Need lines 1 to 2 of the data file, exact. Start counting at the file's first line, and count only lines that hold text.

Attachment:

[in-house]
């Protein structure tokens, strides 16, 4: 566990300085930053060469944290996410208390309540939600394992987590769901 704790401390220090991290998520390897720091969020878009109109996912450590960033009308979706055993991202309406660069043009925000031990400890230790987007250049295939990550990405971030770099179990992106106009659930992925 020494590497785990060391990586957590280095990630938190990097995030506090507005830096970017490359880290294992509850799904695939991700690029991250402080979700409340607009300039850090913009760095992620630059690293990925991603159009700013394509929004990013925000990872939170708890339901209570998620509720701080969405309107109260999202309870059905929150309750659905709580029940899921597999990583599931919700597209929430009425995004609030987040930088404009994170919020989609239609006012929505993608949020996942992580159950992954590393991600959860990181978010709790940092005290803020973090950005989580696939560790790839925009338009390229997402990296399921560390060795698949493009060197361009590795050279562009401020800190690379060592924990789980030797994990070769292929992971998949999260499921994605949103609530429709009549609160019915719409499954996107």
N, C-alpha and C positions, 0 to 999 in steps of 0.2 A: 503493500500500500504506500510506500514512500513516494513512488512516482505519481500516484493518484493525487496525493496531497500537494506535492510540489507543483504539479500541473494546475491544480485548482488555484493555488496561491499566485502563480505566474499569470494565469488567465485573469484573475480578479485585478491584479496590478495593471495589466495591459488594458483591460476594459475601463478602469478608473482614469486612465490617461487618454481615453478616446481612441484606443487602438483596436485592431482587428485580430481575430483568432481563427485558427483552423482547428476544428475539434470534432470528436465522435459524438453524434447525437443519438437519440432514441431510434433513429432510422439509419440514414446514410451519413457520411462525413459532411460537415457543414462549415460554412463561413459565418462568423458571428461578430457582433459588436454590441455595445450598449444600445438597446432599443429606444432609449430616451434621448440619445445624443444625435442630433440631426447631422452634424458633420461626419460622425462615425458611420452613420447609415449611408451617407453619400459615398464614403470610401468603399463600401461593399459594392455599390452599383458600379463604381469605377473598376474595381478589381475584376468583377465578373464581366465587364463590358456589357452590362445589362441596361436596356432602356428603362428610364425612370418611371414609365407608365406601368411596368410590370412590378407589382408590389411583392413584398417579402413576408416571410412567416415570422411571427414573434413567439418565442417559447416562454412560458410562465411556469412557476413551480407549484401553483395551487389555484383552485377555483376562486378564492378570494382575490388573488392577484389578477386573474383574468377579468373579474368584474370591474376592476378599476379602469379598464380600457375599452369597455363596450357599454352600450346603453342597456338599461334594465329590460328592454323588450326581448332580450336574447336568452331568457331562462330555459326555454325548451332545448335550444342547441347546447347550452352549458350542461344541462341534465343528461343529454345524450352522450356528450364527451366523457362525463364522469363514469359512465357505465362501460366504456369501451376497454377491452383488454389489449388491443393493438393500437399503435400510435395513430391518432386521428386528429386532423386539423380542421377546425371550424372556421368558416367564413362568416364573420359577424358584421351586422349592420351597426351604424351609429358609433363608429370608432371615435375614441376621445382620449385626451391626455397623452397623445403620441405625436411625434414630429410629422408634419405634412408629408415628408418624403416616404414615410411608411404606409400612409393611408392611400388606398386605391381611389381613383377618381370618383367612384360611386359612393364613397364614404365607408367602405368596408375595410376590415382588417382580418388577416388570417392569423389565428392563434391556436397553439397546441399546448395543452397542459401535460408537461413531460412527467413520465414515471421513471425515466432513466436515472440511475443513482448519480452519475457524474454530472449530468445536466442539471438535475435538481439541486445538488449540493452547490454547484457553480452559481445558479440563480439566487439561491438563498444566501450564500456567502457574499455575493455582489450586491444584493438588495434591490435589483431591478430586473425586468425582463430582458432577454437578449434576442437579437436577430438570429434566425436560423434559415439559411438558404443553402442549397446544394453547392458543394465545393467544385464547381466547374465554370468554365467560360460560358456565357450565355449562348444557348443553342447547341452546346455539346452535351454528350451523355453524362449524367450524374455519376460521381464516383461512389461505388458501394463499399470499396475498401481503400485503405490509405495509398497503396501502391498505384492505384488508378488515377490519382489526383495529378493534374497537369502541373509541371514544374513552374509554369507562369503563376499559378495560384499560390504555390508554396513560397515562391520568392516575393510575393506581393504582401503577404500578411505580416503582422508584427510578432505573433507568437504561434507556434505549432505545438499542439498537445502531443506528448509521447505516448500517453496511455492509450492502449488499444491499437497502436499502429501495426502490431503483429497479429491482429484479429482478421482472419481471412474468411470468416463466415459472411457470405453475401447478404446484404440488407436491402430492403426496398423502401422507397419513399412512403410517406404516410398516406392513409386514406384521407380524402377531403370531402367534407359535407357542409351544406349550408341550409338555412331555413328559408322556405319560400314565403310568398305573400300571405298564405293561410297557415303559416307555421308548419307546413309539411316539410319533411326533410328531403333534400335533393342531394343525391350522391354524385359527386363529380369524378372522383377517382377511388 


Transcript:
[in-house]
């Protein structure tokens, strides 16, 4: 566990300085930053060469944290996410208390309540939600394992987590769901 704790401390220090991290998520390897720091969020878009109109996912450590960033009308979706055993991202309406660069043009925000031990400890230790987007250049295939990550990405971030770099179990992106106009659930992925 020494590497785990060391990586957590280095990630938190990097995030506090507005830096970017490359880290294992509850799904695939991700690029991250402080979700409340607009300039850090913009760095992620630059690293990925991603159009700013394509929004990013925000990872939170708890339901209570998620509720701080969405309107109260999202309870059905929150309750659905709580029940899921597999990583599931919700597209929430009425995004609030987040930088404009994170919020989609239609006012929505993608949020996942992580159950992954590393991600959860990181978010709790940092005290803020973090950005989580696939560790790839925009338009390229997402990296399921560390060795698949493009060197361009590795050279562009401020800190690379060592924990789980030797994990070769292929992971998949999260499921994605949103609530429709009549609160019915719409499954996107």